The following HTML text is provided to enhance online
readability. Many aspects of typography translate only awkwardly to HTML.
Please use the page image
as the authoritative form to ensure accuracy.
Measuring What Counts: A Conceptual Guide for Mathematics Assessment
Teachers' assessment of student learning should be attuned not just to judging but to helping students learn.
of their students—especially members of traditionally underserved groups—are turning away from mathematics, dropping out either physically or mentally.2 Few students who stay with mathematics show much enthusiasm for it. It seems too abstract, too unrelated to either their present lives or their futures. Teachers are unhappy that students remember little of the mathematics they have been taught and seem incapable of using it.
Outside the classroom, politicians and school administrators, backed by the public, express dismay over low scores on mathematics achievement tests. They worry about deteriorating American competitiveness in international markets when students' mathematics skills seem to be declining.3 They want teachers to teach more mathematics to more students while maintaining or increasing test scores. At the same time, teachers are being told by their professional associations that the mathematics they teach should be more applicable to life than is now common, that their teaching should generate active learning, and that their assessment of student learning be attuned not just to judging but to helping students learn.4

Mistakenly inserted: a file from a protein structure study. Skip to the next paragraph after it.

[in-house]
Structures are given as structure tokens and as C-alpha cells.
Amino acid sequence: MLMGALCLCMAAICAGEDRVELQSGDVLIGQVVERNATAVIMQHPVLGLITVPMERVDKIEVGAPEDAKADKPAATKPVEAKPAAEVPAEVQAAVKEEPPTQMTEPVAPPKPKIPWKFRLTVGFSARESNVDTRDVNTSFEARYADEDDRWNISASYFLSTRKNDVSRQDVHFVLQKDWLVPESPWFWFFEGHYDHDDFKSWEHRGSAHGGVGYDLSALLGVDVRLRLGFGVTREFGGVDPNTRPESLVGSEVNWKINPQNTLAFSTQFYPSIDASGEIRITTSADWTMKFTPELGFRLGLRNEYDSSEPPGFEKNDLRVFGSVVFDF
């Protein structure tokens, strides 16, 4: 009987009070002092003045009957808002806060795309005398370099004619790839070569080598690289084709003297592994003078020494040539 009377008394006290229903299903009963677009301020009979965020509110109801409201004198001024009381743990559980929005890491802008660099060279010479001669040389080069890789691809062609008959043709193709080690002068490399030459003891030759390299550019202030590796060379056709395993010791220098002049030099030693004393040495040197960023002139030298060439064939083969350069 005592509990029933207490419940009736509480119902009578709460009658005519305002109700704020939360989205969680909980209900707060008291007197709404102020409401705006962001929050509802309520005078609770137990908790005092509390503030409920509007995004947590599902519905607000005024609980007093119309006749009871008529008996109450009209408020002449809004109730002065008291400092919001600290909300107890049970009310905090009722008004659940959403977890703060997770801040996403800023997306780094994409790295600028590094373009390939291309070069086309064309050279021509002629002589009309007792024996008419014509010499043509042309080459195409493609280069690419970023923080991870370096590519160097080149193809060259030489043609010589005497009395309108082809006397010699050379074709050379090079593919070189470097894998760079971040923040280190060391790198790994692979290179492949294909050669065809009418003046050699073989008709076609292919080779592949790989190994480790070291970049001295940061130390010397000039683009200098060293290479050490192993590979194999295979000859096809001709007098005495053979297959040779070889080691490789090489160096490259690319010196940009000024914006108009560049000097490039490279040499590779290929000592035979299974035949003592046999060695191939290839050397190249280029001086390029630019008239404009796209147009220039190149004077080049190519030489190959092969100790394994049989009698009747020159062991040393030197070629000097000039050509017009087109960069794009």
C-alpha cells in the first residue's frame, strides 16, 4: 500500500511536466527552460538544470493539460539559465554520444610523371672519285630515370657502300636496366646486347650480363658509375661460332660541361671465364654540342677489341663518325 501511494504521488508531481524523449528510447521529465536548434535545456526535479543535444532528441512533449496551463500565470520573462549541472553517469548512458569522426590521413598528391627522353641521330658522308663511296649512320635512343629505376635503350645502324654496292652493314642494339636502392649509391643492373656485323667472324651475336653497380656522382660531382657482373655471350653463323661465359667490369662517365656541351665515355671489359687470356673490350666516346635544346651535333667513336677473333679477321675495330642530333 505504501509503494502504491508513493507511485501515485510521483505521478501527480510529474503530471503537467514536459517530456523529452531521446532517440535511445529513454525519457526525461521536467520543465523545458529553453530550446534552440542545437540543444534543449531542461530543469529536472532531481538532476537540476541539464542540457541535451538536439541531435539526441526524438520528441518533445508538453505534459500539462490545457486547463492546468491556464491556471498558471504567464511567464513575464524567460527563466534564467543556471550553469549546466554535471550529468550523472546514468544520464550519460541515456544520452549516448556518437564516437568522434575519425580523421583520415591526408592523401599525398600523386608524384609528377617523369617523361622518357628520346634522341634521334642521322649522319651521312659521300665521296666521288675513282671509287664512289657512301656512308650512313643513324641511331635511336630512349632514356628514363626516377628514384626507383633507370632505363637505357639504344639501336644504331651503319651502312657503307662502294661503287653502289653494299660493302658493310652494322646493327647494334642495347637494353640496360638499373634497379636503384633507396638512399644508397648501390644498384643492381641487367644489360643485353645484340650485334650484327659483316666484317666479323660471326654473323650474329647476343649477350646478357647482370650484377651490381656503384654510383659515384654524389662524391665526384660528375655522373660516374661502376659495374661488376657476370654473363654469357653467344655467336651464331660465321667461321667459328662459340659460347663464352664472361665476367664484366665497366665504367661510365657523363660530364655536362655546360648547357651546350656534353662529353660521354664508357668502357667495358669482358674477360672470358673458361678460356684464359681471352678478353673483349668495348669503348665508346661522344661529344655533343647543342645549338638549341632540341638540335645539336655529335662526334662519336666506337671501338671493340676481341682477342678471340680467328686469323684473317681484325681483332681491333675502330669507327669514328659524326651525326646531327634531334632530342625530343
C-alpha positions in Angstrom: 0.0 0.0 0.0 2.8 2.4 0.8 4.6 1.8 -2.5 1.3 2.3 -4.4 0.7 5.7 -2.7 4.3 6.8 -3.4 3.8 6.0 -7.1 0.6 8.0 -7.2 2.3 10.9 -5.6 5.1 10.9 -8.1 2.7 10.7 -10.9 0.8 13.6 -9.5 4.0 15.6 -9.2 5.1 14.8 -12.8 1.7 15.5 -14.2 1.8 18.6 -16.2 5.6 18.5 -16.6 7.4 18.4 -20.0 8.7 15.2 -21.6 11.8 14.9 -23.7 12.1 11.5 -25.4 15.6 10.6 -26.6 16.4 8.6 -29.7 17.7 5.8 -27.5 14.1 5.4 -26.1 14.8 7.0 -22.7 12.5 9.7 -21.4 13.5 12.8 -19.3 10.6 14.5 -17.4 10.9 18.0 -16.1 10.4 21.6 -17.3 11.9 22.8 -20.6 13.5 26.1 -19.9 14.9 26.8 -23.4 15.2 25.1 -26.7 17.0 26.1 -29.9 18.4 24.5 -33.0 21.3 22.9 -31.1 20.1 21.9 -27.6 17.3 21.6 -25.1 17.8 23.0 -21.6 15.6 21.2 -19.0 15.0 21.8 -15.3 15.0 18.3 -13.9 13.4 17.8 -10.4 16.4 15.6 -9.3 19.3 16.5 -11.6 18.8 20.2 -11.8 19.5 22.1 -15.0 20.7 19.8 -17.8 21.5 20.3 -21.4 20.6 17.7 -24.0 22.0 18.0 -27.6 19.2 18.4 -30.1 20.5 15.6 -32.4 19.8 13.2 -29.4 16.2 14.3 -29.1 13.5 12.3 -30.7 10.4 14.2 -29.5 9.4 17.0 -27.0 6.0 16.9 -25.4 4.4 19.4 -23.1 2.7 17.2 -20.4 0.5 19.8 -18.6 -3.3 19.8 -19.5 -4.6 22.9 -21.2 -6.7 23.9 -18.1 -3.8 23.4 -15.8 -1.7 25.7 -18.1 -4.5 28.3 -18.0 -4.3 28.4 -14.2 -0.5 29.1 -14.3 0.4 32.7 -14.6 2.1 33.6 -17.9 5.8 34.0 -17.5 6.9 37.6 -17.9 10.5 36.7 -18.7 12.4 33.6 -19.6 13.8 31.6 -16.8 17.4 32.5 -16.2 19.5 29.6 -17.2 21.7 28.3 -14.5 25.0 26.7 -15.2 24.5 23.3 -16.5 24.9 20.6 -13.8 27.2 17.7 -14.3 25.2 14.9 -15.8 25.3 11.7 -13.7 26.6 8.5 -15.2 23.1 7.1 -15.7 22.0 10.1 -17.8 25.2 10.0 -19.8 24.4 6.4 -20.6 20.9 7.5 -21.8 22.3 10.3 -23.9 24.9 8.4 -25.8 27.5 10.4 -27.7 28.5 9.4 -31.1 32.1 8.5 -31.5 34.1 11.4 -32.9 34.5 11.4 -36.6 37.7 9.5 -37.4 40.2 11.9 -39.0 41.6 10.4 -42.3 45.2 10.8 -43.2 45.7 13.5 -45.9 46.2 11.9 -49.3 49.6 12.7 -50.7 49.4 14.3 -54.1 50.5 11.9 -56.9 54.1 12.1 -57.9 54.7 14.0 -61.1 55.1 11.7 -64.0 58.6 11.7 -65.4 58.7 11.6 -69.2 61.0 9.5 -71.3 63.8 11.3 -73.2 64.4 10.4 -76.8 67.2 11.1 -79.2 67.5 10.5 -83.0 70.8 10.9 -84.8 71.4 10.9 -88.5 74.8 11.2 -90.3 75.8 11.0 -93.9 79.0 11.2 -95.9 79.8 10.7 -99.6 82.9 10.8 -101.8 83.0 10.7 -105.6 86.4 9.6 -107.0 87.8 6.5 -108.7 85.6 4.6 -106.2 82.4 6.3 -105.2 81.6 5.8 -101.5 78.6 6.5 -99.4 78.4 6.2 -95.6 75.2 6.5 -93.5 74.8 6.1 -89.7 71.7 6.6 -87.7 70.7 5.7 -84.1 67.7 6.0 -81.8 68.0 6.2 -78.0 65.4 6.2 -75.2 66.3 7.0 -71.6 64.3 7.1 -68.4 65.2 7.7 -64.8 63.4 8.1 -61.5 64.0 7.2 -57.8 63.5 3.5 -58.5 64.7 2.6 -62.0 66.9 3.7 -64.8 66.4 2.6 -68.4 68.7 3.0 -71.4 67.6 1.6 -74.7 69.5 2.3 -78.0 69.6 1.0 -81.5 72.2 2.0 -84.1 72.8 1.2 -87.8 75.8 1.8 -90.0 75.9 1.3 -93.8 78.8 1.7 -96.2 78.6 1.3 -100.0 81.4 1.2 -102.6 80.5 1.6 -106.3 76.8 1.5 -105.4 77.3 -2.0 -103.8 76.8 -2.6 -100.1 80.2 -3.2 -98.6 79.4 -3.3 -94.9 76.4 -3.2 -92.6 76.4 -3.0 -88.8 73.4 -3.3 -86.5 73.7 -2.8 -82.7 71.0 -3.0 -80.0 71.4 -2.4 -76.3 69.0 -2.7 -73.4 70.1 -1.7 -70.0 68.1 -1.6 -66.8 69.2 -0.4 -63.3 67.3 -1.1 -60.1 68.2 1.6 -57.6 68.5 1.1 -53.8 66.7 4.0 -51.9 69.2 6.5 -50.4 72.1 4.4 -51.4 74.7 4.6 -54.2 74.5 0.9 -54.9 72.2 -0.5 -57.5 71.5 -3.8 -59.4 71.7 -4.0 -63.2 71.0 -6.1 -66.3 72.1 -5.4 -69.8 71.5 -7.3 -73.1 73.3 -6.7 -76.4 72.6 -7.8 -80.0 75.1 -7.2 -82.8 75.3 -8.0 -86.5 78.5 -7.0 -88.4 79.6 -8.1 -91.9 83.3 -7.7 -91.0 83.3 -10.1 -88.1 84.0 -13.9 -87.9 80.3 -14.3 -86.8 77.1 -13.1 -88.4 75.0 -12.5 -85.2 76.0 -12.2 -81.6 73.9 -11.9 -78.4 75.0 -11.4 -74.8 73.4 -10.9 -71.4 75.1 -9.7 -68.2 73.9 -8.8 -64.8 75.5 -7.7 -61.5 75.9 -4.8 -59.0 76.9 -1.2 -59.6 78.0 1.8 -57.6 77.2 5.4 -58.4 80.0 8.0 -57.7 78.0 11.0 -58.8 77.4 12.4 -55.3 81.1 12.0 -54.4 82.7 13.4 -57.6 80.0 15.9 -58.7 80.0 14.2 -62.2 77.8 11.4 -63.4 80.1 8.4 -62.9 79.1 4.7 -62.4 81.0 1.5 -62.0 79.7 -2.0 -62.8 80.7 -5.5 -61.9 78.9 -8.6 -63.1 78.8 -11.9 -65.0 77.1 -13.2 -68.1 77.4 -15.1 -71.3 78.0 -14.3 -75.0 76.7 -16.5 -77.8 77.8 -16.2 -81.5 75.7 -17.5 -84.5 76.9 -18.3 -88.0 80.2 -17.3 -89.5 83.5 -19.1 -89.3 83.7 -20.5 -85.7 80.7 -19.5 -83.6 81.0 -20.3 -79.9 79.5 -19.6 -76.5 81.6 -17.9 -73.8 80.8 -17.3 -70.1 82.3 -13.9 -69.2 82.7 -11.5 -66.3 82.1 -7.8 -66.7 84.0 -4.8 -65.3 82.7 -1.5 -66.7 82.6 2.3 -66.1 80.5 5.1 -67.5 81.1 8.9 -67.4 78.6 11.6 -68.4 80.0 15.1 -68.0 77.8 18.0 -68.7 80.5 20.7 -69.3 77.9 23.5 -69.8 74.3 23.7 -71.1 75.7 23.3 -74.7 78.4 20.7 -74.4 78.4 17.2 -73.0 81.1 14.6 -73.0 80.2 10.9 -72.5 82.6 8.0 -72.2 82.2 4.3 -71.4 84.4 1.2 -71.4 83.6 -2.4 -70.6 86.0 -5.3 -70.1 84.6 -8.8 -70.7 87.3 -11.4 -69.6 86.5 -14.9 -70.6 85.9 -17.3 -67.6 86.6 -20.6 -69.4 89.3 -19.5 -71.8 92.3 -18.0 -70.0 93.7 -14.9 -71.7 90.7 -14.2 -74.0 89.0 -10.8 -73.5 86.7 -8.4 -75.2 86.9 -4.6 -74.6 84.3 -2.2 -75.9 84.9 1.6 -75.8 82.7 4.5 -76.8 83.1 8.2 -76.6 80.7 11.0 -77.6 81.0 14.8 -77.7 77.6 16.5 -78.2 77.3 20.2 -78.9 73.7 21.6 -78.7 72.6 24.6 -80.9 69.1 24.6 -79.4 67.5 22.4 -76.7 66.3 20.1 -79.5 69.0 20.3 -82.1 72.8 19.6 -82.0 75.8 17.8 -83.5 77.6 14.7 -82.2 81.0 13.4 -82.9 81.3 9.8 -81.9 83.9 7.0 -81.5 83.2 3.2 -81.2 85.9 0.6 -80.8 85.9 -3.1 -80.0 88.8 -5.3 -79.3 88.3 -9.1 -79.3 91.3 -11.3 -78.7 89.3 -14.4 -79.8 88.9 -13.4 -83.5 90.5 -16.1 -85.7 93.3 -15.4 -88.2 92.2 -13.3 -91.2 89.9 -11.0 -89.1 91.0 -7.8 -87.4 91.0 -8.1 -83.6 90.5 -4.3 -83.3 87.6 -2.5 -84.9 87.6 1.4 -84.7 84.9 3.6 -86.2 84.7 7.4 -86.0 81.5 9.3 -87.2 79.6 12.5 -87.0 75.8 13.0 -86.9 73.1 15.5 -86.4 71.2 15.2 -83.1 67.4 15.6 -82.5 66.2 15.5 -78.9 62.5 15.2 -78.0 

On the surface, the pressures to change mathematics instruction look inconsistent, with teachers caught in the middle. Nevertheless, all the pressures reflect disappointment with the lack of interest and accomplishment so many students show. The message is the same: School mathematics is out of step with today's world and is neither well taught nor well learned.
Three pivotal forces are moving mathematics teachers toward a different approach to their teaching. These forces are changing ideas about
what should be taught,
how it should be taught, and
to whom it should be taught.
Motivating the first is a more comprehensive view of mathematics and its expanding role in society. Motivating the second is a resurgence of the view that mathematics must be made meaningful to students if it is to be learned, retained, and used. Motivating the third is the growing belief that all students can and should learn more mathematics.